Sometimes in glaucomatous patients treated with trabeculectomy there is no correlation between bleb shape and intra-ocular pressure (IOP). In this study we evaluated the ultrasound biomicroscopy (UBM) features of filtering blebs after laser suture lysis (LSL) trabeculectomy in order to analyse whether its ultrasound-biomicroscopic image can predict the function (IOP). Methods: The Humphrey ultrasound biomicroscope, using a high-frequency (50-Mhz) probe, provides high-resolution images of filtering blebs. A total of 103 filtering blebs after LSL trabeculectomy were analysed by UBM. Taking into account the characteristics of internal reflectivity and scleral flap, we classified the blebs into three groups (good, fair, poor) that indicate the bleb function and correlated this UBM pattern with the IOP control (good, borderline, failure). Results: There was a statistically significant corelation between the UBM classification of function and the IOP control level. Both well-functioning and failed trabeculectomies could be identified by UBM. The UBM images of eyes with good IOP control are characterized by better visibility of the route under the scleral flap and a low reflectivity inside the bleb. Conclusions: In accordance with previous studies, we believe that UBM can be a useful method to study and explain the mechanisms of filtering structures and, together with IOP control, to evaluate the bleb function.

This content is only available via PDF.
Copyright / Drug Dosage / Disclaimer
Copyright: All rights reserved. No part of this publication may be translated into other languages, reproduced or utilized in any form or by any means, electronic or mechanical, including photocopying, recording, microcopying, or by any information storage and retrieval system, without permission in writing from the publisher.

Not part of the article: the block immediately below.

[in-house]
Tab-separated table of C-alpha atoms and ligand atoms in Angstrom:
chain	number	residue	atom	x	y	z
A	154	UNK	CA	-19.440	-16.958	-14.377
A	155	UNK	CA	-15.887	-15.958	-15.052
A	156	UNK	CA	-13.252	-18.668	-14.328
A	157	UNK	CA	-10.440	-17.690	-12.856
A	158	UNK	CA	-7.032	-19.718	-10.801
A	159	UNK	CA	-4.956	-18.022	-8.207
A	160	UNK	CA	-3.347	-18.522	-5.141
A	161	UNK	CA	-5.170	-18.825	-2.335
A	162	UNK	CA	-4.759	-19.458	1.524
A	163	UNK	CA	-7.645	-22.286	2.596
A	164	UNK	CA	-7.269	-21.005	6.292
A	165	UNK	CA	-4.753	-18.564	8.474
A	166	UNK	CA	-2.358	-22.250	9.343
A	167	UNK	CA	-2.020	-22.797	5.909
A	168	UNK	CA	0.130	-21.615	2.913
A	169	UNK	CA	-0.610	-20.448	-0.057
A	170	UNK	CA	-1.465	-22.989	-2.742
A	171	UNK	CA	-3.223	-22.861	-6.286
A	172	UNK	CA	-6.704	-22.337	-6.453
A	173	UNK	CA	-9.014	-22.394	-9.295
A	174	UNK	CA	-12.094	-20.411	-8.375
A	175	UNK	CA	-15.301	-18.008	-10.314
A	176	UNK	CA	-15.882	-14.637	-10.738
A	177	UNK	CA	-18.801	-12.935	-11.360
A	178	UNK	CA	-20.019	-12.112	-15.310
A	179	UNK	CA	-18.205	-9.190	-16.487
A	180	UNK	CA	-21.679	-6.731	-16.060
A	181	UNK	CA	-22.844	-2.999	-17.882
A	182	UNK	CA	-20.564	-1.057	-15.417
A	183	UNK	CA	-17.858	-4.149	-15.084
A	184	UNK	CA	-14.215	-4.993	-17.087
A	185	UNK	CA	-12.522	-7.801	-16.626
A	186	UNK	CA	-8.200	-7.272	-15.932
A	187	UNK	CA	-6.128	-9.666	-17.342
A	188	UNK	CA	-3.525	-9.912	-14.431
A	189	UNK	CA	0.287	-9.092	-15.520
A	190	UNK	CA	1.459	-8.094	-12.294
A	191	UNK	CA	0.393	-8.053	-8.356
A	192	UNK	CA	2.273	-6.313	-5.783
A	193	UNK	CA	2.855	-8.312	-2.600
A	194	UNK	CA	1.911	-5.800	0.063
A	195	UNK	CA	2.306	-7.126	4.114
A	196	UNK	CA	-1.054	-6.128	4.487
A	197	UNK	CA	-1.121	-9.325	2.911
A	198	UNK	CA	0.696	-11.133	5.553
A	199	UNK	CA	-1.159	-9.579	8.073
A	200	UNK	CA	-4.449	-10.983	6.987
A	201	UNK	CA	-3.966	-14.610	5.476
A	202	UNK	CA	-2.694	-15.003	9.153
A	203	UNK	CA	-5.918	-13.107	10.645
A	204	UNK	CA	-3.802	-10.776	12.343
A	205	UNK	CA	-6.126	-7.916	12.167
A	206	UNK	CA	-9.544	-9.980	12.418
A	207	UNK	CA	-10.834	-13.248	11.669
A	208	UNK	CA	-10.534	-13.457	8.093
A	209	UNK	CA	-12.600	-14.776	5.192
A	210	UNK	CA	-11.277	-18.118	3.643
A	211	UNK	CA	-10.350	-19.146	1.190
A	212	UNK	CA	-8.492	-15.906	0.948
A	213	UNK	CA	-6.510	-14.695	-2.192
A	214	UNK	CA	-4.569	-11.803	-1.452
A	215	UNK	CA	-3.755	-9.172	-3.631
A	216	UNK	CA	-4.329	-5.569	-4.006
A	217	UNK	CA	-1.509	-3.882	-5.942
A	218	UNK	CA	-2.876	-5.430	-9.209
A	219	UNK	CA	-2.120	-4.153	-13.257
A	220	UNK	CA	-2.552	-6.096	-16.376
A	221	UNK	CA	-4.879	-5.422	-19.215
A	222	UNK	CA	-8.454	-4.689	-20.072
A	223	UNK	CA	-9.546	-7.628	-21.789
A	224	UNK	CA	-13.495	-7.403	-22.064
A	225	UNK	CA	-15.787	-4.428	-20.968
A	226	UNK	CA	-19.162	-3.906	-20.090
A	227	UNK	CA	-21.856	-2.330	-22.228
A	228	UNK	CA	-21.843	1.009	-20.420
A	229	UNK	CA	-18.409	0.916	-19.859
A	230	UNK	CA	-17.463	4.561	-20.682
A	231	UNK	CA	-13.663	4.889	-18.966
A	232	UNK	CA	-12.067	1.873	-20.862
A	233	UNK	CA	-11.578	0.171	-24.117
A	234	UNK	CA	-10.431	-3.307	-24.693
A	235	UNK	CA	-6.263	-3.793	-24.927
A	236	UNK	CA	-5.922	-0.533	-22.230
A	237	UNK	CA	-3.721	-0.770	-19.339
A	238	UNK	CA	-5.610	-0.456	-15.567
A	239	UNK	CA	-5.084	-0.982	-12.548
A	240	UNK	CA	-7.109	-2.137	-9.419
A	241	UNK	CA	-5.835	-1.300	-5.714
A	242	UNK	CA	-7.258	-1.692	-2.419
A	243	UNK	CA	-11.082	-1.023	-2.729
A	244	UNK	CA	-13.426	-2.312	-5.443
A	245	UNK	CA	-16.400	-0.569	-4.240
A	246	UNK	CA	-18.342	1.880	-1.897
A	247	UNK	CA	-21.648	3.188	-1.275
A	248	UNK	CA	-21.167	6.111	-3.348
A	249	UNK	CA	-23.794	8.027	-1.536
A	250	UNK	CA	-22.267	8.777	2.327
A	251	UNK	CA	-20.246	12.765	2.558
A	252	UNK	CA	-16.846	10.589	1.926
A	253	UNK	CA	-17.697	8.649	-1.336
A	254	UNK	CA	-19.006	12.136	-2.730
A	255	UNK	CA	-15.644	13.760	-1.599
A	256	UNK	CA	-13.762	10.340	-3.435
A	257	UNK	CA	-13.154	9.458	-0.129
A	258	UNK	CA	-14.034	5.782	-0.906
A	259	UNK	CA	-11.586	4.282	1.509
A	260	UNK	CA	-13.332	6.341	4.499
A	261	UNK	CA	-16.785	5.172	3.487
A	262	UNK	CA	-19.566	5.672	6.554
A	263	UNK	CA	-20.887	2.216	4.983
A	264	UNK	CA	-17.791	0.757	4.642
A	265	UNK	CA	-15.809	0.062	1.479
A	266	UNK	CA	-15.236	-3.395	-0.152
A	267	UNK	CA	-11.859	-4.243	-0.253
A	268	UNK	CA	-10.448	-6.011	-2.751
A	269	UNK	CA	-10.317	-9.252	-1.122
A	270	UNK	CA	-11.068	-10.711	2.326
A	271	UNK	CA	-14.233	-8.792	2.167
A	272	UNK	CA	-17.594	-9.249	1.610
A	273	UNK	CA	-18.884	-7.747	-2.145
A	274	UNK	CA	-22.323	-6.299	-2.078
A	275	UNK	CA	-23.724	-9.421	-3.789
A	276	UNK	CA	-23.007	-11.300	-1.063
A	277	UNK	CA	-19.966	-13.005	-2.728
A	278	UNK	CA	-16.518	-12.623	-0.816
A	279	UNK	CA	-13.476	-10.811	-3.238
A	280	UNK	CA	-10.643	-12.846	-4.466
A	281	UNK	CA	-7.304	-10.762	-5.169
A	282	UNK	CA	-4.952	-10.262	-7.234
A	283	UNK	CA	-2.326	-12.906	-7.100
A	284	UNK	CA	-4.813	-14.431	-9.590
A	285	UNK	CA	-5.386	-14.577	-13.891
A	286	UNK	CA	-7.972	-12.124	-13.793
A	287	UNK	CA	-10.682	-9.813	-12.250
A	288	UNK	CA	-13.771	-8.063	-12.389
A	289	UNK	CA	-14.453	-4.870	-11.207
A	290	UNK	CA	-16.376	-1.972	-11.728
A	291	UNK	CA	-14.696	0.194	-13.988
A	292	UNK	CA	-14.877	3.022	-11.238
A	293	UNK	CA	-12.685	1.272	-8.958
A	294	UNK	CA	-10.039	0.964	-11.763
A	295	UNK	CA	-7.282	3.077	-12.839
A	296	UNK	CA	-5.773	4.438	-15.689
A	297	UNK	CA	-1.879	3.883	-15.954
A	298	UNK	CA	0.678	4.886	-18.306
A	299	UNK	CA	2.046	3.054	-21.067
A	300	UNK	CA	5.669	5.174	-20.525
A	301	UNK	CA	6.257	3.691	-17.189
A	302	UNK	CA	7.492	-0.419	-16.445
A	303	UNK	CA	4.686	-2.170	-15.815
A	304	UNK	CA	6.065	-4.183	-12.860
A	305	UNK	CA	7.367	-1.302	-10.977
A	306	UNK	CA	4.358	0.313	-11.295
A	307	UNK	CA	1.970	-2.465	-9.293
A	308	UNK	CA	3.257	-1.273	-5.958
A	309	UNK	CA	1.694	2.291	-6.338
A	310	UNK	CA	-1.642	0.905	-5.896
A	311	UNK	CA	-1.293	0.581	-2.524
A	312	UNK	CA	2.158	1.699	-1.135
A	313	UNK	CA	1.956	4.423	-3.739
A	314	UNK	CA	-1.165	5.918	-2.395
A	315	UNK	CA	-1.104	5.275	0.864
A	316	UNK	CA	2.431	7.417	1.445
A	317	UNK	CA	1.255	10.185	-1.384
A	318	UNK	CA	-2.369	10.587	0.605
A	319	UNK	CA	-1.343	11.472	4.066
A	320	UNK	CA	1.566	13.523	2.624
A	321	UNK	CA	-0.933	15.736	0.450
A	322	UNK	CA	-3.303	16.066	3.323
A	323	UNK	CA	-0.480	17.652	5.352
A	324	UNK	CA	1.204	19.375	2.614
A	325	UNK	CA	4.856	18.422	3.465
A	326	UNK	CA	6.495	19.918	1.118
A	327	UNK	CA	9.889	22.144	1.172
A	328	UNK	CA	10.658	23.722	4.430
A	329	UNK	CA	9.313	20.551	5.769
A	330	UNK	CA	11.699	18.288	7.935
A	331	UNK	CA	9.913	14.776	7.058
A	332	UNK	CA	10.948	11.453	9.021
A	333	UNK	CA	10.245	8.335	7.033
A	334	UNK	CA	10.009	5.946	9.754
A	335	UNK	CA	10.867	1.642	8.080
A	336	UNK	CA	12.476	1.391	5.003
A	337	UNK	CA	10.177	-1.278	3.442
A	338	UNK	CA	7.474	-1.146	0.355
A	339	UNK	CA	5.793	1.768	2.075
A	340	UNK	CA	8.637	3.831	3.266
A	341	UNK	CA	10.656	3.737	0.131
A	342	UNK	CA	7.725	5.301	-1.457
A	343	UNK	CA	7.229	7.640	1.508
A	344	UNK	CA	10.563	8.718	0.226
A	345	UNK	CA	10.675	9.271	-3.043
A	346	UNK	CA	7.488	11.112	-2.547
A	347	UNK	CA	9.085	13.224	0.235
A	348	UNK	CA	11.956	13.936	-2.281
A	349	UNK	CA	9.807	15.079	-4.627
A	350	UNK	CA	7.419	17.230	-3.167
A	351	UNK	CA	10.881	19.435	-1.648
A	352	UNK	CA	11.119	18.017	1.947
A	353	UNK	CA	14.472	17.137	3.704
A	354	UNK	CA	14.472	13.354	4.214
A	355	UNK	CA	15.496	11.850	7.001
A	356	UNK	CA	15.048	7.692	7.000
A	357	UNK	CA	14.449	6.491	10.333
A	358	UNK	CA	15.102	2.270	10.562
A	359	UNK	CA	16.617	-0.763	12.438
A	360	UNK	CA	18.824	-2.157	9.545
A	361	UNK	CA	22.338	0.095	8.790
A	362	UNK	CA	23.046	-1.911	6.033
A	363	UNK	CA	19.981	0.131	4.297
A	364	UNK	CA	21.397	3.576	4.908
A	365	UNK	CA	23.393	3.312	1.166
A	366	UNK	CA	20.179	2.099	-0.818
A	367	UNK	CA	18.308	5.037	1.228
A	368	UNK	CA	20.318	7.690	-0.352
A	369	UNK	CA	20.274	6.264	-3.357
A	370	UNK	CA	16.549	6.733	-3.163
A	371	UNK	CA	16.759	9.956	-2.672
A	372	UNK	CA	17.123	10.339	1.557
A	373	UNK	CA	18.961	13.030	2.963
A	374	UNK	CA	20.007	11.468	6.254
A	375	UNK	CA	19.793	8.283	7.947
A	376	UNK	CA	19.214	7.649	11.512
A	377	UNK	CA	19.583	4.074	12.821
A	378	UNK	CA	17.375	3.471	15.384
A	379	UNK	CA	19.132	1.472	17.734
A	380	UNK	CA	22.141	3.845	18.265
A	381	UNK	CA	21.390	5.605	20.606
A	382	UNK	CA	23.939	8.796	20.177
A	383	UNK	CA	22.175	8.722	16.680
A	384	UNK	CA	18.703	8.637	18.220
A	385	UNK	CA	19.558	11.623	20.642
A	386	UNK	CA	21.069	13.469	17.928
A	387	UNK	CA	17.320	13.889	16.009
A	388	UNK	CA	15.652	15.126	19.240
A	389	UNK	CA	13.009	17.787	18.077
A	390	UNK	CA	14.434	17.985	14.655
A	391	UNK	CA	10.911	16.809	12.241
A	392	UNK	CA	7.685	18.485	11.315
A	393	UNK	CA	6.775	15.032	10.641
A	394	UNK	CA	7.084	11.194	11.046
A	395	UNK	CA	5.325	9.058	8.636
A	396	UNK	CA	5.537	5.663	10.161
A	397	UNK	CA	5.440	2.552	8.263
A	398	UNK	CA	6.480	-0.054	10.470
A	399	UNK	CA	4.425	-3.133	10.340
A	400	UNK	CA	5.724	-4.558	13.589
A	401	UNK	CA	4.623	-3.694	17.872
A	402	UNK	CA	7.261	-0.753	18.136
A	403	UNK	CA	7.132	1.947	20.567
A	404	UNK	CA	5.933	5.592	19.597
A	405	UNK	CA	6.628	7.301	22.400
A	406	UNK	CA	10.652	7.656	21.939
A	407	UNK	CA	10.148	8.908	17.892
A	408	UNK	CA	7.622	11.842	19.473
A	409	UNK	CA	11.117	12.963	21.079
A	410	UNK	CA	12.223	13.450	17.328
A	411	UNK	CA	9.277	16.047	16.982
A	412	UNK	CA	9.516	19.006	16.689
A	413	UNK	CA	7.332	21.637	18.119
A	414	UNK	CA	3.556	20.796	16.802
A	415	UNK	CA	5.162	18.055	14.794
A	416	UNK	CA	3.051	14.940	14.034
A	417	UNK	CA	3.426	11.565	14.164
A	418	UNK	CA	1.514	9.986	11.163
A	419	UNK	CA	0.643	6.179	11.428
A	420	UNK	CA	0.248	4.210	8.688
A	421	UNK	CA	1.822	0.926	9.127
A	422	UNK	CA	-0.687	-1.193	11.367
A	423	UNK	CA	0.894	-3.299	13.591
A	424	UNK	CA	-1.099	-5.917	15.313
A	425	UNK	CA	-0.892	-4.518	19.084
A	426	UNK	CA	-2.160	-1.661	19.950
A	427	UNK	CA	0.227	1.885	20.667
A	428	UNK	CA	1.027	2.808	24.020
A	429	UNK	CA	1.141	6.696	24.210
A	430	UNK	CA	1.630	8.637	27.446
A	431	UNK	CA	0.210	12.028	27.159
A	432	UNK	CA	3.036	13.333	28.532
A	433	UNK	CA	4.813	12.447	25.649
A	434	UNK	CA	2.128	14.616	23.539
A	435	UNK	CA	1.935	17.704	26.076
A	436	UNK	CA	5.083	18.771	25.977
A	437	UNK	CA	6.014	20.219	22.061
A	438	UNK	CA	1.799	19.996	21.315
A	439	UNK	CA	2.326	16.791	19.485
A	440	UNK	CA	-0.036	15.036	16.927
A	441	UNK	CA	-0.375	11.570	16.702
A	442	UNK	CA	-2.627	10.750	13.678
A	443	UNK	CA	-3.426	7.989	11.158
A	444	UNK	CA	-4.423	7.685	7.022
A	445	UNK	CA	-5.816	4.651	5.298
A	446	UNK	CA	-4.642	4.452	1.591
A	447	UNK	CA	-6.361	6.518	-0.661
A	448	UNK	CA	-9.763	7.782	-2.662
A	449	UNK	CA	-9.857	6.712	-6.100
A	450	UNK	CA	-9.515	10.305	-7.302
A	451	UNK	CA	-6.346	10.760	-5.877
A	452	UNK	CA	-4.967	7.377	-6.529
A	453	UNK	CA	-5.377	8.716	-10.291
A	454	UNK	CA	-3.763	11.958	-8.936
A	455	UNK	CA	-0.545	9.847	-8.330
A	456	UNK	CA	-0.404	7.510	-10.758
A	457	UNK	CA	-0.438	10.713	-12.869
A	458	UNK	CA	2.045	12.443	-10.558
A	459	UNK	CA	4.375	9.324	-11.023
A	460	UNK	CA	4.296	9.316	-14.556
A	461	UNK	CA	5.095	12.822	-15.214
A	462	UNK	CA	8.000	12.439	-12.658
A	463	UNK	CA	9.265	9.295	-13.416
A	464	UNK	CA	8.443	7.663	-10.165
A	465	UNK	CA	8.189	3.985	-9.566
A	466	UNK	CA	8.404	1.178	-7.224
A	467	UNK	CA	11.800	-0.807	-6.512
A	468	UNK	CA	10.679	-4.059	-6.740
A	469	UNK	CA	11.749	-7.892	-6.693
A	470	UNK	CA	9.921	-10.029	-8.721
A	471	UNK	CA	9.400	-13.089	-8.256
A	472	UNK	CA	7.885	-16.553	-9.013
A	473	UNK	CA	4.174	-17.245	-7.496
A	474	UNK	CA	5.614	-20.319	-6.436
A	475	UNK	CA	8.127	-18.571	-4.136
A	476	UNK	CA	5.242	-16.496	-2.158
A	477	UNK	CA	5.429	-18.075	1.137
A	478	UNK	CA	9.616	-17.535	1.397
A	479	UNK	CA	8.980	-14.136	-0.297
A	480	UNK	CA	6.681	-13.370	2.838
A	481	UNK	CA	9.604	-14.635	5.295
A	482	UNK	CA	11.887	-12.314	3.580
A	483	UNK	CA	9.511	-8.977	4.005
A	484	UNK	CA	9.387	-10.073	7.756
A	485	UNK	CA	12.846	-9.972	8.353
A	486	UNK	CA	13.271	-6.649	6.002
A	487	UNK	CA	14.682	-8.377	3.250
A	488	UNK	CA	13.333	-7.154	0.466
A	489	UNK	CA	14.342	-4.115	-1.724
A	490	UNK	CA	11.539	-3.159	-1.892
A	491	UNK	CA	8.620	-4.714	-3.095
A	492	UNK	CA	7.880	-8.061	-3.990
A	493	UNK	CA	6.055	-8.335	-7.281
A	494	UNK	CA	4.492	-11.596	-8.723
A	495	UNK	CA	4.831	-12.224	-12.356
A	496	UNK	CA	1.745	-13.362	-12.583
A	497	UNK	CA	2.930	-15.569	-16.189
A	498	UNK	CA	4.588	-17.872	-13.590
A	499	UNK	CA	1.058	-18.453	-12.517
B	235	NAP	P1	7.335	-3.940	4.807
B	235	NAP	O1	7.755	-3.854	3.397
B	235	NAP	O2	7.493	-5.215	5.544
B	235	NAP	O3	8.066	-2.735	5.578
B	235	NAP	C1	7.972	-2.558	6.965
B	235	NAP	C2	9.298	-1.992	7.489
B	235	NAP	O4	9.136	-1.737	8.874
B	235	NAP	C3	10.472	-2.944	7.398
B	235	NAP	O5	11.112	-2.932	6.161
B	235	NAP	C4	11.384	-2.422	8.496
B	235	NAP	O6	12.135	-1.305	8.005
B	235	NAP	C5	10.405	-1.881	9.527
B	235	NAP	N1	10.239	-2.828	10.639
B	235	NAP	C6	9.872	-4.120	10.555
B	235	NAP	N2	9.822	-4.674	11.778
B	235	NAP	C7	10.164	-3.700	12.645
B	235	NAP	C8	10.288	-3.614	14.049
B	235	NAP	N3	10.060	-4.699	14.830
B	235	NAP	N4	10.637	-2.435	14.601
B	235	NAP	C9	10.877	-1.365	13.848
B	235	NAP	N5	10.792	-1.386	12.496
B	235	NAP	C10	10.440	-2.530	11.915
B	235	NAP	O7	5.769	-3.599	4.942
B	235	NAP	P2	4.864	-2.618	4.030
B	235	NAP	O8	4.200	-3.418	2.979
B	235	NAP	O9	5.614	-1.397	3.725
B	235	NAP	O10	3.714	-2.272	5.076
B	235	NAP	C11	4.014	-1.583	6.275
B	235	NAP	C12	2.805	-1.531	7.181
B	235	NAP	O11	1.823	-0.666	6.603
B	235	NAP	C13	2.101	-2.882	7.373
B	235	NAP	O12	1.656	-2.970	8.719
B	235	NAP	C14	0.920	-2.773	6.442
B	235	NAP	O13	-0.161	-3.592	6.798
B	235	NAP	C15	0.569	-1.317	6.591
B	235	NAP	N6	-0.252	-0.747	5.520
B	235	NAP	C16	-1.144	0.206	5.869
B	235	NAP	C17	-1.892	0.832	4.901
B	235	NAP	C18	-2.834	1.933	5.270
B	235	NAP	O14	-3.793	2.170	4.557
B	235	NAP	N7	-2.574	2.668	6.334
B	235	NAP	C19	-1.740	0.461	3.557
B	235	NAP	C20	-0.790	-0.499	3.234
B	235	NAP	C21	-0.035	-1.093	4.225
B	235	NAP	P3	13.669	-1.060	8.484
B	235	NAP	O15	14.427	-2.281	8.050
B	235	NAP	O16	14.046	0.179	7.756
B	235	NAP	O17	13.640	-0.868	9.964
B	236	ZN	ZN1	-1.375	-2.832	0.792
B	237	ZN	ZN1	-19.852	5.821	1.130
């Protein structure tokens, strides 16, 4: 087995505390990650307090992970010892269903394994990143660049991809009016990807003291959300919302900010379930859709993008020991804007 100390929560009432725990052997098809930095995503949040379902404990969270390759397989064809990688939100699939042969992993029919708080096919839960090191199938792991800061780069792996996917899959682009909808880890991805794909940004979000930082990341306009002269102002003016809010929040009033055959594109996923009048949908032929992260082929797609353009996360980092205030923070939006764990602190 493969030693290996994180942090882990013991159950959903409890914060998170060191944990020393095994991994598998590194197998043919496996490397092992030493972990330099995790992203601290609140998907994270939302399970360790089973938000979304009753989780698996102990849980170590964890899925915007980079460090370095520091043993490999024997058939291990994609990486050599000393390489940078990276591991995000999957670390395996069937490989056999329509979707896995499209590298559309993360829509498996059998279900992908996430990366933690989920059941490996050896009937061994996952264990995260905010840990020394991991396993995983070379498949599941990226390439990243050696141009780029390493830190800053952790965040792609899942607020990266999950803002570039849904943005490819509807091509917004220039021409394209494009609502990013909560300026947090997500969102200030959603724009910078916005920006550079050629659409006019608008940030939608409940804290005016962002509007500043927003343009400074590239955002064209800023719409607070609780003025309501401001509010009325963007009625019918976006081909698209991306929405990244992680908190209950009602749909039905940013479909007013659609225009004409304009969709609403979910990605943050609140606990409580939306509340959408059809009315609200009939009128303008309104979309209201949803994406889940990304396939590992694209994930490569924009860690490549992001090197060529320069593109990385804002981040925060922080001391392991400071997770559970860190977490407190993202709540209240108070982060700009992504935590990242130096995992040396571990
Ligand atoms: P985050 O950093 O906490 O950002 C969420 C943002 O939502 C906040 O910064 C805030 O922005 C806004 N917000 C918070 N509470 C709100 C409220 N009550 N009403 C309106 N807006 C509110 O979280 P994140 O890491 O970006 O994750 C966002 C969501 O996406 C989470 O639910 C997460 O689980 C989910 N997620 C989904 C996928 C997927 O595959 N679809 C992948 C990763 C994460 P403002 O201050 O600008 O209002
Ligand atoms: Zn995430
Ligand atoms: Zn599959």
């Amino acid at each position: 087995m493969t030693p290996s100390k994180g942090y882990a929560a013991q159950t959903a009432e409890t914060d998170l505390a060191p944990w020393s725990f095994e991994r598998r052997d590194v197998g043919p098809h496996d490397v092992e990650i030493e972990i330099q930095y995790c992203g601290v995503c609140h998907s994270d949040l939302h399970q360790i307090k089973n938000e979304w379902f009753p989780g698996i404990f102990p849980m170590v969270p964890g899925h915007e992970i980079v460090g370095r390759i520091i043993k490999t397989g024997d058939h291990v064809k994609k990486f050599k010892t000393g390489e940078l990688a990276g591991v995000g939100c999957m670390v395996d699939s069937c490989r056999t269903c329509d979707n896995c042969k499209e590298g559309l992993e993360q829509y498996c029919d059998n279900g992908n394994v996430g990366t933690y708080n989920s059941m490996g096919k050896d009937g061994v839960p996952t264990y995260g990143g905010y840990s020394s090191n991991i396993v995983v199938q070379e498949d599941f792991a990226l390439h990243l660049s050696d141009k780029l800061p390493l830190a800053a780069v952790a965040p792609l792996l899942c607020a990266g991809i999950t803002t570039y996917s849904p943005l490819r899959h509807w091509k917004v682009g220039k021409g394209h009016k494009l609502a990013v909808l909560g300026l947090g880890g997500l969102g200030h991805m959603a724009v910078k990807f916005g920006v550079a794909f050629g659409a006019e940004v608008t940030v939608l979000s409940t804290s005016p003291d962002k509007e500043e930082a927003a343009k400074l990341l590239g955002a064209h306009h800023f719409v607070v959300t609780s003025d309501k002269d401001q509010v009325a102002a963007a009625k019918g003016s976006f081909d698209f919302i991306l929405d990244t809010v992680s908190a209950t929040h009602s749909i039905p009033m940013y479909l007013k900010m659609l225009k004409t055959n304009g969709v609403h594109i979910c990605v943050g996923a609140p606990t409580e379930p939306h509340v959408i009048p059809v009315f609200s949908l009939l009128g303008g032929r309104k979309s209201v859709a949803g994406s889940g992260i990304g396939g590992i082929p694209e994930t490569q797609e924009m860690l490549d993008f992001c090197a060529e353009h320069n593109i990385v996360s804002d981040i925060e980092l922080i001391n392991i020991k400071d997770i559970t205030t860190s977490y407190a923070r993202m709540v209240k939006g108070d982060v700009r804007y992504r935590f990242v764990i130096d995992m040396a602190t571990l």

Drug Dosage: The authors and the publisher have exerted every effort to ensure that drug selection and dosage set forth in this text are in accord with current recommendations and practice at the time of publication. However, in view of ongoing research, changes in government regulations, and the constant flow of information relating to drug therapy and drug reactions, the reader is urged to check the package insert for each drug for any changes in indications and dosage and for added warnings and precautions. This is particularly important when the recommended agent is a new and/or infrequently employed drug.
Disclaimer: The statements, opinions and data contained in this publication are solely those of the individual authors and contributors and not of the publishers and the editor(s). The appearance of advertisements or/and product references in the publication is not a warranty, endorsement, or approval of the products or services advertised or of their effectiveness, quality or safety. The publisher and the editor(s) disclaim responsibility for any injury to persons or property resulting from any ideas, methods, instructions or products referred to in the content or advertisements.
You do not currently have access to this content.